frosty winter garden
Angela Slater
Daughter of a farmer and market gardener so have always had a connection with the outdoors, whether it was keeping animals or producing fruit, vegetables and cut flowers. Along with my work at Hayes Garden World I also have a smallholding, mainly breeding rare breed pigs. I gained an HND and BSc in Conservation and Environmental Land Management, as a result I am an ardent environmentalist and have a keen interest in environmentally friendly gardening. In my time at Hayes I worked for several years in the Outdoor Plant and Houseplant areas

How to protect tender plants over winter

Bring a taste of the tropics to your garden

Many of us love the taste of the tropics when it comes to our gardens but unfortunately the downside is that these plants have to be protected from the frost over winter. The level of protection is dependant upon whereabouts in the UK you live, what would have to be protected in Scotland may be perfectly fine left out in the garden on the south coast.

Plants needing protection are the exotic flamboyant tropicals such as cannas and ginger, succulents like aeoniums, echeverias and aloes, perennial bedding; geraniums, fuchsias, tree ferns, citrus, some shrubs, tubers, some bulbs, some palms and don’t forget any vegetable crops still in the garden.

Tip: Don’t prune shrubs towards the end of autumn as they are still capable of putting on some new growth which will get killed by frost.

frosty leaves

Prepare the greenhouse

  • Clean out and scrub down the paths and staging with a mild Jeyes fluid solution; allow to dry before bringing in the plants.
  • Attach bubble wrap to form a tent inside the greenhouse; this cuts down on heating bills.
  • Make sure your greenhouse heating is in working order and safe.

Vegetables

  • Root vegetables such as carrots, parsnips, turnips and swede still in the ground can easily be protected by a thick mulch of straw and harvested all winter.
  • Green leafy vegetables can be protected by covering with horticultural fleece or even an old net curtain can keep off a light frost.
  • Brussels sprouts should not need covering they are able to cope with a frost.

Perennial summer bedding

  • Move to the windowsill in the spare bedroom and just give a little water when the compost has dried out.
  • Place in the greenhouse or a porch but make sure it doesn’t get below freezing.
  • Tip: Tender bedding geraniums can be grown indoors on a sunny south facing windowsill, just water sparingly and give a weak solution of tomato food every week over winter. I’ve had some in flower continually for 3 years on a warm sunny south facing windowsill.
tender geranium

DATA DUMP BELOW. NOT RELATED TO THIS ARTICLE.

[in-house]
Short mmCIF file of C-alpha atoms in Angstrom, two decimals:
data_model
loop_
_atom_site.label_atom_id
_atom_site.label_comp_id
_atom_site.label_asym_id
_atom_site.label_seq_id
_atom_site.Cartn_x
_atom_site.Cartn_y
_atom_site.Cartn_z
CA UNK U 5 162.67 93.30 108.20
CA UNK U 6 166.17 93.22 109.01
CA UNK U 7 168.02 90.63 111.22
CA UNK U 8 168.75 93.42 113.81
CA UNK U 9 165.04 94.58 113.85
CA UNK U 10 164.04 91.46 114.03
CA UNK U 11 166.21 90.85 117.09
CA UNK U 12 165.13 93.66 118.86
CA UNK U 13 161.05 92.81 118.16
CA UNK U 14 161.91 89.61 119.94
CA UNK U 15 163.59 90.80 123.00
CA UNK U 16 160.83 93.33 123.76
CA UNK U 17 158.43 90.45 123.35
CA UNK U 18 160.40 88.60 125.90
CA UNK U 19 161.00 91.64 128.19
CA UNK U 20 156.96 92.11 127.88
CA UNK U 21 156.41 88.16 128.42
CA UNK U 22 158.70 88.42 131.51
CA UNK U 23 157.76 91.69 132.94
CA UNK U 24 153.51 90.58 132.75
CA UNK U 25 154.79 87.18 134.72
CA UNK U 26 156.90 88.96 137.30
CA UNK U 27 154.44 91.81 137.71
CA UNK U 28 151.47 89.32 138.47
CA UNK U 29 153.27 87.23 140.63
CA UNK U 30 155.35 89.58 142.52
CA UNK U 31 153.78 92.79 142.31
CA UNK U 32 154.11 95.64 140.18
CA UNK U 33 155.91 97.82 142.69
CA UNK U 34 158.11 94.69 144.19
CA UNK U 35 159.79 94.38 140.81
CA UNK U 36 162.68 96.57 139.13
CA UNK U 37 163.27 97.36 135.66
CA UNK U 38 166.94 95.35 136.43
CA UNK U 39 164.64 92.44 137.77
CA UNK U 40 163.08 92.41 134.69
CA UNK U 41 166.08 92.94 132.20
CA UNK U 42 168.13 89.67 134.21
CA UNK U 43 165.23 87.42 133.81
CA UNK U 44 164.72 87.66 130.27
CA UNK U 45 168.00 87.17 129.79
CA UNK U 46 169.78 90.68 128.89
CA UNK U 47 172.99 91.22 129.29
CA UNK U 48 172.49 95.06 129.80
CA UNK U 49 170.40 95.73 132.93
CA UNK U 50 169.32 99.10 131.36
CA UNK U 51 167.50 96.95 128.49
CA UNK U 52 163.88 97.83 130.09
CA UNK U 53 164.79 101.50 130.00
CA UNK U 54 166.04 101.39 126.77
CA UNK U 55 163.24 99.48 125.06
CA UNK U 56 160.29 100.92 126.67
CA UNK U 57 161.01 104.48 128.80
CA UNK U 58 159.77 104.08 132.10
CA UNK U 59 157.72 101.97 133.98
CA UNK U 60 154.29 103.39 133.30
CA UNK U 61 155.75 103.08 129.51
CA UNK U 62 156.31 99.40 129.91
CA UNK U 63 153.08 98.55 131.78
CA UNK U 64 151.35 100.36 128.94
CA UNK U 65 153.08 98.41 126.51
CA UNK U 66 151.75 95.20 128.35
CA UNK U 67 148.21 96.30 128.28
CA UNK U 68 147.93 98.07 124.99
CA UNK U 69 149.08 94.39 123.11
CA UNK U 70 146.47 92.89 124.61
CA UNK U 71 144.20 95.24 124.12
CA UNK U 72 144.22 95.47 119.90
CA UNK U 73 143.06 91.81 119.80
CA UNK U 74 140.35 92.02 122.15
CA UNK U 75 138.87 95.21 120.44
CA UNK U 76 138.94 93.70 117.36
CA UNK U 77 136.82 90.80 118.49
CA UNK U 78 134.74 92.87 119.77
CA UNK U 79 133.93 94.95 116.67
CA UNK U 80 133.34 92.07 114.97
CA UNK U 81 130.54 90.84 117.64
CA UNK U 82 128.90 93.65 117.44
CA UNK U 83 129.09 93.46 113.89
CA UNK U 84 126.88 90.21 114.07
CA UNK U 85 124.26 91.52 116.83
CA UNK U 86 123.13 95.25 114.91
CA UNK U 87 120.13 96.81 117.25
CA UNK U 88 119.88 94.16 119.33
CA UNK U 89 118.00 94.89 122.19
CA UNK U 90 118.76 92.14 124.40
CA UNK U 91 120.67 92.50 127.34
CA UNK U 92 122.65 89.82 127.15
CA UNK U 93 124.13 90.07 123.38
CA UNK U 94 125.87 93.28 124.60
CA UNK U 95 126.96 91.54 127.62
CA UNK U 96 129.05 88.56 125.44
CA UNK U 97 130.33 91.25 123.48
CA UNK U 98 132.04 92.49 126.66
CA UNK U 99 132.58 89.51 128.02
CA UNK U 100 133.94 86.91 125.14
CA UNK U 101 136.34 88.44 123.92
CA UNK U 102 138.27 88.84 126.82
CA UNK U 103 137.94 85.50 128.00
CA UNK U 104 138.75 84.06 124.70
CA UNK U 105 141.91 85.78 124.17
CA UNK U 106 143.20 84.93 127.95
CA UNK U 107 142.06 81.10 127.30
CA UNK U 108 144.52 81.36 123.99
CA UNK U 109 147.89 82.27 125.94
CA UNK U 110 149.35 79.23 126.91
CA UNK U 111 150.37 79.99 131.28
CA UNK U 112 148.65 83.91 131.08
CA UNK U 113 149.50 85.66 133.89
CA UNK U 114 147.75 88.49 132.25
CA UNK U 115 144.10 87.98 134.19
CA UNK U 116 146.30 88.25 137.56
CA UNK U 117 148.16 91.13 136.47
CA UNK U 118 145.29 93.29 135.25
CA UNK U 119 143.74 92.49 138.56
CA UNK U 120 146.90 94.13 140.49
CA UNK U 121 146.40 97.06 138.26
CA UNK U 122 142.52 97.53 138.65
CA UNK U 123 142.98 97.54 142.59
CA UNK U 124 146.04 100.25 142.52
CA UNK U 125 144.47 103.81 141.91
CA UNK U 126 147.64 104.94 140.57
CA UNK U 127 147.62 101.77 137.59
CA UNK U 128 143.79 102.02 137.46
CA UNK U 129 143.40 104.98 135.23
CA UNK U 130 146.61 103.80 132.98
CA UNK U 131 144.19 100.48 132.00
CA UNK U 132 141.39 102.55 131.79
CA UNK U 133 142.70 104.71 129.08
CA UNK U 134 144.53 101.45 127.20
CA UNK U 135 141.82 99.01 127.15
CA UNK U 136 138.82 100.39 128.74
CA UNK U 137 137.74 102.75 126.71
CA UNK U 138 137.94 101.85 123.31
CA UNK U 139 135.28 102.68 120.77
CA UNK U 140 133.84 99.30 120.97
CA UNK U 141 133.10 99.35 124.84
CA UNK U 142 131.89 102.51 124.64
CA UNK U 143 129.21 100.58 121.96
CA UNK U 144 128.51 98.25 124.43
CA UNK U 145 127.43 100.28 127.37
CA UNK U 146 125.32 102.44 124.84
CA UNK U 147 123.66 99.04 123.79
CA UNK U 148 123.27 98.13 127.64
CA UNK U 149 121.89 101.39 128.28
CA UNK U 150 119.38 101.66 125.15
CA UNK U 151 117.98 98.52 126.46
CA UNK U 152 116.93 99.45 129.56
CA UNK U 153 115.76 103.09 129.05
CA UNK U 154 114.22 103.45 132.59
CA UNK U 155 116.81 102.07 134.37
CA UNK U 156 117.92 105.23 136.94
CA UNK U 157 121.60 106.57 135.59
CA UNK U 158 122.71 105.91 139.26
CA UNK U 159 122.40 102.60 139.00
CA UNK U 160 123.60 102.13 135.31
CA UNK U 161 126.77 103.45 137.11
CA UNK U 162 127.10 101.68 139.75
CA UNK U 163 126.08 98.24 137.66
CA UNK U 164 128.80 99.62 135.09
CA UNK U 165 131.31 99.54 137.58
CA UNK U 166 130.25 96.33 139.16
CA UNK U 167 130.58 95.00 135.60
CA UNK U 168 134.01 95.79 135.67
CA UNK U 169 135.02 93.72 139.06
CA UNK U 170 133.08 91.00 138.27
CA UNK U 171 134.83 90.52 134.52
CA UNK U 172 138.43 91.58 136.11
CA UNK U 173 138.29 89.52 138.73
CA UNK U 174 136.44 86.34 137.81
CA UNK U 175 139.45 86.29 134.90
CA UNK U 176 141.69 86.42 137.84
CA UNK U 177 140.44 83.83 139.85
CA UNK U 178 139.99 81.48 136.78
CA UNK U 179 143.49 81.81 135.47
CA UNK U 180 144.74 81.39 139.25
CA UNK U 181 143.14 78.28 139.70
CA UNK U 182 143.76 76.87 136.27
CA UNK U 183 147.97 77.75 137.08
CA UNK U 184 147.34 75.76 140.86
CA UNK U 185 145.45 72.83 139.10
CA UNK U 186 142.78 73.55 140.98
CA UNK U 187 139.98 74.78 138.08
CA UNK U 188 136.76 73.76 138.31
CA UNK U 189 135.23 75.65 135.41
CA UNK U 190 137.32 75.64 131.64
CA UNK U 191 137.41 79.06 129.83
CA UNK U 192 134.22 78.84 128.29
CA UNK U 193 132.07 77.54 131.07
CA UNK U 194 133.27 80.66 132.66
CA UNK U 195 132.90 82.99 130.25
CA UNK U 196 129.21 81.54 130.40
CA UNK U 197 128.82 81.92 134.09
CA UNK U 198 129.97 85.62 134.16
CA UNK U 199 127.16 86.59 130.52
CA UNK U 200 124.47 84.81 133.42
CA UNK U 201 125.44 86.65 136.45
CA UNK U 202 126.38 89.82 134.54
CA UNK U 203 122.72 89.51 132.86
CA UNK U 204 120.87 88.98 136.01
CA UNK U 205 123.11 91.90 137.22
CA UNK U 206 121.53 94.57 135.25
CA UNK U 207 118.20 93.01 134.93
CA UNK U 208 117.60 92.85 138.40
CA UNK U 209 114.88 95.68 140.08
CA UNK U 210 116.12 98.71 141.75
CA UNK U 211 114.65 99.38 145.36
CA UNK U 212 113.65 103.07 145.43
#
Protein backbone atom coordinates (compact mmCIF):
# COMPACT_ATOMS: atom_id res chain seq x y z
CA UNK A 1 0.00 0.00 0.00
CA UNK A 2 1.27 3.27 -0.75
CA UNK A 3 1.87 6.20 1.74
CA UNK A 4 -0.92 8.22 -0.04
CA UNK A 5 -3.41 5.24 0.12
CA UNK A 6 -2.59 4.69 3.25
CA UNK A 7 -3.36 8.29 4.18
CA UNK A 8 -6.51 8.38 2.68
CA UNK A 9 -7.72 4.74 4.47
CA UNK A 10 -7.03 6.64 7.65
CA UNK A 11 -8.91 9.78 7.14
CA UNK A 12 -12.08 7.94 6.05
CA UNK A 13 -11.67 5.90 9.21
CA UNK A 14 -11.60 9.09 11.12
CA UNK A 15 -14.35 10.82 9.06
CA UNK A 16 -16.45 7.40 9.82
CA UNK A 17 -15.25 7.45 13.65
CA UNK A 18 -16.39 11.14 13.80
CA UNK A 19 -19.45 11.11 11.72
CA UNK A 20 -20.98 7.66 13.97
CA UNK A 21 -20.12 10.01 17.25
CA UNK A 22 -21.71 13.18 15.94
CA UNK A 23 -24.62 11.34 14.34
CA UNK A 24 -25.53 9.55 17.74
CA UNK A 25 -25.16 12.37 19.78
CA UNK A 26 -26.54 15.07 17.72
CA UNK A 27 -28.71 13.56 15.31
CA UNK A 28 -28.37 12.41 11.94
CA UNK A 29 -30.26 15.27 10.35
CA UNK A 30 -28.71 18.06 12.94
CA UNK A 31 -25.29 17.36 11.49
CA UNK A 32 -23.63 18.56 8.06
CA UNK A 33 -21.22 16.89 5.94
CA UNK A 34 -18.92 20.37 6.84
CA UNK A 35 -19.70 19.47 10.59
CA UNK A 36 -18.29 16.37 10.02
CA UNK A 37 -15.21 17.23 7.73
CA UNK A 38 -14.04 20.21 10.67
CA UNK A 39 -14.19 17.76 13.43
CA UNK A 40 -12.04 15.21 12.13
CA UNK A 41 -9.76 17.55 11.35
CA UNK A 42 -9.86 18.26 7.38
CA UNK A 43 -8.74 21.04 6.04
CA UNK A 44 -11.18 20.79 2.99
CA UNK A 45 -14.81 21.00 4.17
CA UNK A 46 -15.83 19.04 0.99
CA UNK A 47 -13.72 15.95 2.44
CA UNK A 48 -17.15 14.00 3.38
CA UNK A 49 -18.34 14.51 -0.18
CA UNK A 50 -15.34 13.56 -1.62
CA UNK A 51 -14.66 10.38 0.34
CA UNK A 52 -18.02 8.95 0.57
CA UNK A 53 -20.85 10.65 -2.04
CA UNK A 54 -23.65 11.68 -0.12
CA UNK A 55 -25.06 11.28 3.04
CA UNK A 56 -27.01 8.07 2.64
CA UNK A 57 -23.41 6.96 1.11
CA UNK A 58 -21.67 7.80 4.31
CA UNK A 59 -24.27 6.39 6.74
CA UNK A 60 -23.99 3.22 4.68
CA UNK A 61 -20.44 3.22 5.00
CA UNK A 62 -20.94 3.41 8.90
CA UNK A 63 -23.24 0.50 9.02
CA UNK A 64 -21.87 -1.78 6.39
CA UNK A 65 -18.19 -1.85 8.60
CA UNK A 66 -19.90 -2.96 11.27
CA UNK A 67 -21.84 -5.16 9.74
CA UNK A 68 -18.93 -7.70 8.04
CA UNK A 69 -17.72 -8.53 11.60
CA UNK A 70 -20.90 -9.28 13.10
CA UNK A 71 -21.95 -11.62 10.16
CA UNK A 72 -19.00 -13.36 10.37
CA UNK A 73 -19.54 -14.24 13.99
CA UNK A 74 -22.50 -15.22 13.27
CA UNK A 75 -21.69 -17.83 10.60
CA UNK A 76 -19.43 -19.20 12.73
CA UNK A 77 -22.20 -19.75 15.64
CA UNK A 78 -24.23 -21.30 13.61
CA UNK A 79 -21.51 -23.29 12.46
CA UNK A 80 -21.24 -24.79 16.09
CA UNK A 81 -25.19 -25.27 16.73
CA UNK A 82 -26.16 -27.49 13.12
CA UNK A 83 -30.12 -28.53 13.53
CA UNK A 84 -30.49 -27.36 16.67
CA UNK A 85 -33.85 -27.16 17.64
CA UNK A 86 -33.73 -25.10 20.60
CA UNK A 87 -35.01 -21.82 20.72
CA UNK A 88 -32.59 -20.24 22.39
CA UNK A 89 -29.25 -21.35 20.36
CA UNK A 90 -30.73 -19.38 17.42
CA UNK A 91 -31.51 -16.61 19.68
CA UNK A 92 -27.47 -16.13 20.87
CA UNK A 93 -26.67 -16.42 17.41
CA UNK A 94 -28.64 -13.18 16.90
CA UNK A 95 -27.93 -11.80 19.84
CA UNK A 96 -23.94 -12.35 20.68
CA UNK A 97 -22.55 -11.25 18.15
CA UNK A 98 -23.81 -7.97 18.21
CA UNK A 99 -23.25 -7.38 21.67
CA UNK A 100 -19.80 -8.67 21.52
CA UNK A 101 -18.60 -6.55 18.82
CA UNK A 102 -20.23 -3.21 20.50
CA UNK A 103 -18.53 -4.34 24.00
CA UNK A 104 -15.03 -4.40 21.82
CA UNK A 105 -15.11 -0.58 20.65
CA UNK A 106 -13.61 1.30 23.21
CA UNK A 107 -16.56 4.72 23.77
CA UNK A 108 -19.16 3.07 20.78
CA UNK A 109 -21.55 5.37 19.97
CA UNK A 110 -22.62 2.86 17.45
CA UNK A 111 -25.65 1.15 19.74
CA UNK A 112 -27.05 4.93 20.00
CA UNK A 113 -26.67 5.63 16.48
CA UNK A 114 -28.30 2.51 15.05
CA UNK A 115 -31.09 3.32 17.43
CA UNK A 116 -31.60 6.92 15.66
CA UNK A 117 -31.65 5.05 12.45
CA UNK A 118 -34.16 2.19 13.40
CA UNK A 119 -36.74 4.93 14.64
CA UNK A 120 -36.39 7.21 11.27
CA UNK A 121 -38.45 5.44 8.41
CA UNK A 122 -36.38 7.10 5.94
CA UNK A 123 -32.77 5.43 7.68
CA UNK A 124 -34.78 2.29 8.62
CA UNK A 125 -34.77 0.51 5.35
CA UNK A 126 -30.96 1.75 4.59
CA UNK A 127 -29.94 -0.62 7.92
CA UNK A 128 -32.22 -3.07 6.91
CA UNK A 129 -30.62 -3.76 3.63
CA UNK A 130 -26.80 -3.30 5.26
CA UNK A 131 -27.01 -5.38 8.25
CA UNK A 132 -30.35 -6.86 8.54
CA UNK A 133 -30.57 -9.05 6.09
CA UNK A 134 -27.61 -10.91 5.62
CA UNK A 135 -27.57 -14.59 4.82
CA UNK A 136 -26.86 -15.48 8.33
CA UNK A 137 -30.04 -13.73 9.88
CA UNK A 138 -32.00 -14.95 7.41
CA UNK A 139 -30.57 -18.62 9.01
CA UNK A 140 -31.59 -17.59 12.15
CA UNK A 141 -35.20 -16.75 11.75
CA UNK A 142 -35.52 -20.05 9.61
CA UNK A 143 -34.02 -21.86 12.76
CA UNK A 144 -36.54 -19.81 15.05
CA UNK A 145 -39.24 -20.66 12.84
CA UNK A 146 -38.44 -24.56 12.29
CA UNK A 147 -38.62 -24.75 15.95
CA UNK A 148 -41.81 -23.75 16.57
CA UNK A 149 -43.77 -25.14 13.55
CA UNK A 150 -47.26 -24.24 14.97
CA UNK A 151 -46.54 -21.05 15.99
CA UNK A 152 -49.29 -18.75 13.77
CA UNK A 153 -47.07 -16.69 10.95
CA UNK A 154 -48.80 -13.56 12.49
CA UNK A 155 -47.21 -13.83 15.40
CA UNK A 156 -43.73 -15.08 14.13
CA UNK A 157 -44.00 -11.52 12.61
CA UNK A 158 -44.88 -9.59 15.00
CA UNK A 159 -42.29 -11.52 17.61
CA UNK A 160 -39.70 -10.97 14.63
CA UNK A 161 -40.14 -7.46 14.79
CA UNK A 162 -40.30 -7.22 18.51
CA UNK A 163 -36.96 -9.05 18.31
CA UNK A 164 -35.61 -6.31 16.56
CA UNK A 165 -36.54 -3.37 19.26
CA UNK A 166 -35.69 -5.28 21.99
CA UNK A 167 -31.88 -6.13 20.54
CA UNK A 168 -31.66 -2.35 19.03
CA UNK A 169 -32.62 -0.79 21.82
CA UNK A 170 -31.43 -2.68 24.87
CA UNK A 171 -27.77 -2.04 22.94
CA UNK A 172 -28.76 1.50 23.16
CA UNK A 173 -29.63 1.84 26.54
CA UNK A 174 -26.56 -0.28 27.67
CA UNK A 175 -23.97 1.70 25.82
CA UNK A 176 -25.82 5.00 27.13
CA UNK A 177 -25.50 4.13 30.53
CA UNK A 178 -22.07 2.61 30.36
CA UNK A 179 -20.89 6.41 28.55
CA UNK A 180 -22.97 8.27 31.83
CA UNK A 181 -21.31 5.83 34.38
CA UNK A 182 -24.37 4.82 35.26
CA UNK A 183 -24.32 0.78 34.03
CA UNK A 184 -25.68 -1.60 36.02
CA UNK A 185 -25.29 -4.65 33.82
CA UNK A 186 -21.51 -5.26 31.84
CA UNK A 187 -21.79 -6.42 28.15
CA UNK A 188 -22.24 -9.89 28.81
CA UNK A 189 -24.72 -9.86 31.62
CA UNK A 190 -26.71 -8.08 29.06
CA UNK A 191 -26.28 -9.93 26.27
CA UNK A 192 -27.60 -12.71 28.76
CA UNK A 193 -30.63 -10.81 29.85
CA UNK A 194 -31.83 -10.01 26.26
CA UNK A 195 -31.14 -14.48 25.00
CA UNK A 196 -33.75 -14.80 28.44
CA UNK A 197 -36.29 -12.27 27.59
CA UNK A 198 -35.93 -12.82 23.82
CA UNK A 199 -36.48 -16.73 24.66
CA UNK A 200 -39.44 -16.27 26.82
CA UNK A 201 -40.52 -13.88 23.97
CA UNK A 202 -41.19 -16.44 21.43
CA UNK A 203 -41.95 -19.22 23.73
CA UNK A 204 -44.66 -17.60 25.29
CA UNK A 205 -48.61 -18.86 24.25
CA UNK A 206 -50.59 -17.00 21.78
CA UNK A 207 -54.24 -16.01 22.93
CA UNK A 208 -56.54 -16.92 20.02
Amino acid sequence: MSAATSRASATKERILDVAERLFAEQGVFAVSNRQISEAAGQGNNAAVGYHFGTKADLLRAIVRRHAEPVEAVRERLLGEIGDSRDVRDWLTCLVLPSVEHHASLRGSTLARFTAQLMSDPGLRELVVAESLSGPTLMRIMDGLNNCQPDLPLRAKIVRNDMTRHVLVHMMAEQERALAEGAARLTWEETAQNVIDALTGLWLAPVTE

Tender tropicals, ferns and shrubs

  • If planted in the garden dig carefully around the root-ball, lift and place in a container with some fresh compost.
  • Bring into the greenhouse and only give a little water when the compost has dried out.
  • Make sure the very tender plants are planted in containers which can be moved into shelter.
  • If they are too large to be brought indoors wrap up with sacking or 2 – 3 layers of horticultural fleece on the days frost is forecast.
  • When it comes to tree ferns it is only the very top which needs protecting and again don’t just put a plastic bin liner over the crown. Pack around the top with straw or sheep’s wool and secure on with sacking, horticultural fleece or an old pillow-case.
palm leaves

Semi-tender shrubs and perennials

  • If planted in a container use a loam based compost which drains freely.
  • If the pot is too heavy to be moved stand it on some pot feet or bricks so that the water can drain away.
  • Terracotta pots easily crack with the frost so need to be protected. Wrap just the container in bubble wrap, sacking or plastic bin liners stuffed with roof insulation, shredded paper or straw.
  • Don’t cover the plant in plastic instead use sacking or 2 – 3 layers of horticultural fleece. If you use bubble wrap on the plants they can ‘sweat’ over the winter which will rot the crown. Bubble wrap can be used for only a couple of days and as soon as the temperature comes above freezing it must be removed.
  • Tender perennials planted in the garden can be cut down then covered with a thick layer of mulch.
  • If you only have a small isolated perennial which needs some protection, such as Verbena bonariensis, pack an old wire hanging basket with straw or sheep’s wool then place upside down over the crown and peg down.
succulent plant

Tender bulbs and tubers

  • Once the tops have died off lift and brush off as much compost as possible.
  • Spread out on some newspaper to dry off.
  • Bulbs can be stored somewhere frost free; once they have dried off.
  • Tip: The nets off oranges come in handy; they can be hung from the roof in the shed to avoid the bulbs being eaten by mice and also to ensure a good airflow around the bulbs which is essential to prevent them rotting.
  • Dahlia tubers can be stored in barely damp compost, sawdust or Perlite.

Although protecting tender plants seems like a lot of trouble, they are well worth the effort; giving your garden the touch of the tropical and saving money by not continually buying new tender bedding plants.